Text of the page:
Last October, the U.S. academic Camille Paglia’s provocative diatribe about feminism in Time went viral. In her piece, she dismissed sexual assault on campuses as “wildly overblown claims.” Paglia, a self-described “notorious Amazon feminist,” believes that both the second wave of feminism during the 1960s and third wave of today actually stymie the march toward gender equality because they operate through a disempowering lens of victimization and downplay the myriad agential ways women push back against patriarchy. It was not surprising, then, to see an article on an interview with Paglia last month headlined with the sensational quote “Women should be maternal and stop blaming men.” It was surprising, however, that the headline was in Portuguese and published in the leading Brazilian daily Folha de S. Paulo.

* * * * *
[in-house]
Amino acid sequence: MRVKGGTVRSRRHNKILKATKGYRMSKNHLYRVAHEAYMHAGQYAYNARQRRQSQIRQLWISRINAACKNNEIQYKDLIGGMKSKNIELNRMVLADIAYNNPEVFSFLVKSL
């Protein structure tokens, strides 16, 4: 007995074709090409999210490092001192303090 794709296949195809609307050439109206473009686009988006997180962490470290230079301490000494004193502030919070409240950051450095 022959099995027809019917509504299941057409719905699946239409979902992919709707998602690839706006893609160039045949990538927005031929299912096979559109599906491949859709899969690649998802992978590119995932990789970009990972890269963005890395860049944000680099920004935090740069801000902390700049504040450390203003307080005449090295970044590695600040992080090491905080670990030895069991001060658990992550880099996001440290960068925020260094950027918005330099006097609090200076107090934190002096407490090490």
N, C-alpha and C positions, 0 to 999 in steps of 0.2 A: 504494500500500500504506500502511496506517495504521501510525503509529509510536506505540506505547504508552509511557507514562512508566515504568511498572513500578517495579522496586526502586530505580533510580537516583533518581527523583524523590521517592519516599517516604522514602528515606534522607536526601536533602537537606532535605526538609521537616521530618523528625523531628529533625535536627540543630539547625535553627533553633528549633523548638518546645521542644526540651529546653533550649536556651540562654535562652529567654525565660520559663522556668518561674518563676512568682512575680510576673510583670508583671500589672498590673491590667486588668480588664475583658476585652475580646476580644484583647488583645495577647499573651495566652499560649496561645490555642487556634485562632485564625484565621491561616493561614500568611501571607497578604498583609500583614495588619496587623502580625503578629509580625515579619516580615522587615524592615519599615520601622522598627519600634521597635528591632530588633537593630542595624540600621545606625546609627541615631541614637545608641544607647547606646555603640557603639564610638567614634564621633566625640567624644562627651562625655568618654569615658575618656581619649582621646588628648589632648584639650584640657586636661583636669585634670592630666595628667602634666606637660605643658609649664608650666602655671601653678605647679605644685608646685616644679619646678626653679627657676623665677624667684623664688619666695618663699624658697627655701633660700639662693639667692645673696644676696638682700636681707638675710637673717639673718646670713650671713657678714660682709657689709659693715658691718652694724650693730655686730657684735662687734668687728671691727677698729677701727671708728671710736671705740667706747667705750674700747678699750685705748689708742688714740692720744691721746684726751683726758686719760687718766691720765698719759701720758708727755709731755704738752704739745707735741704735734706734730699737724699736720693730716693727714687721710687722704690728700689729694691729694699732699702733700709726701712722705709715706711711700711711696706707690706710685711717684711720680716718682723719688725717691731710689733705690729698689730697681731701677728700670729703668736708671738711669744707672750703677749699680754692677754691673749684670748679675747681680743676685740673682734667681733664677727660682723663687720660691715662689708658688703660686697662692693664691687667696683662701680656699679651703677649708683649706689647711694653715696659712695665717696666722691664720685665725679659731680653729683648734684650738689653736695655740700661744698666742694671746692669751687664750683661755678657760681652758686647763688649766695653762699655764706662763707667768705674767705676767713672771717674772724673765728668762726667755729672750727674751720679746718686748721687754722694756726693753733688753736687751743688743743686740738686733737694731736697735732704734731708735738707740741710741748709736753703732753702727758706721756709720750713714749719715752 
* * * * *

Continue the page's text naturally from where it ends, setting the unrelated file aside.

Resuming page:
During Paglia’s visit to São Paulo last month for the TED-like project Fronteiras do Pensamento, she took advantage of an interview with Folha de S. Paulo to enumerate the failures of liberal feminism, which she credits in large part to Gloria Steinem “and her psychological problems.” Women, Paglia told the female reporter, must choose between having a career and being mothers, and should not expect businesses to try to accommodate motherhood, because “companies don’t exist to be agents of social change.” She also argued that “only an idiot thinks of going out in the streets dressed provocatively without risking being attacked.”
Unlike the indefatigably sharp-tongued Paglia, however, many Western feminists working in developing countries agonize over how to respond sensitively to accusations of proselytizing a one-size-fits-all feminist doctrine. Any liberal, universalist conception of feminism, critics observe, fails both to address the unique cultural contexts faced by women worldwide and to duly recognize the many ways women challenge and subvert the gender hierarchies in which they operate globally. Some
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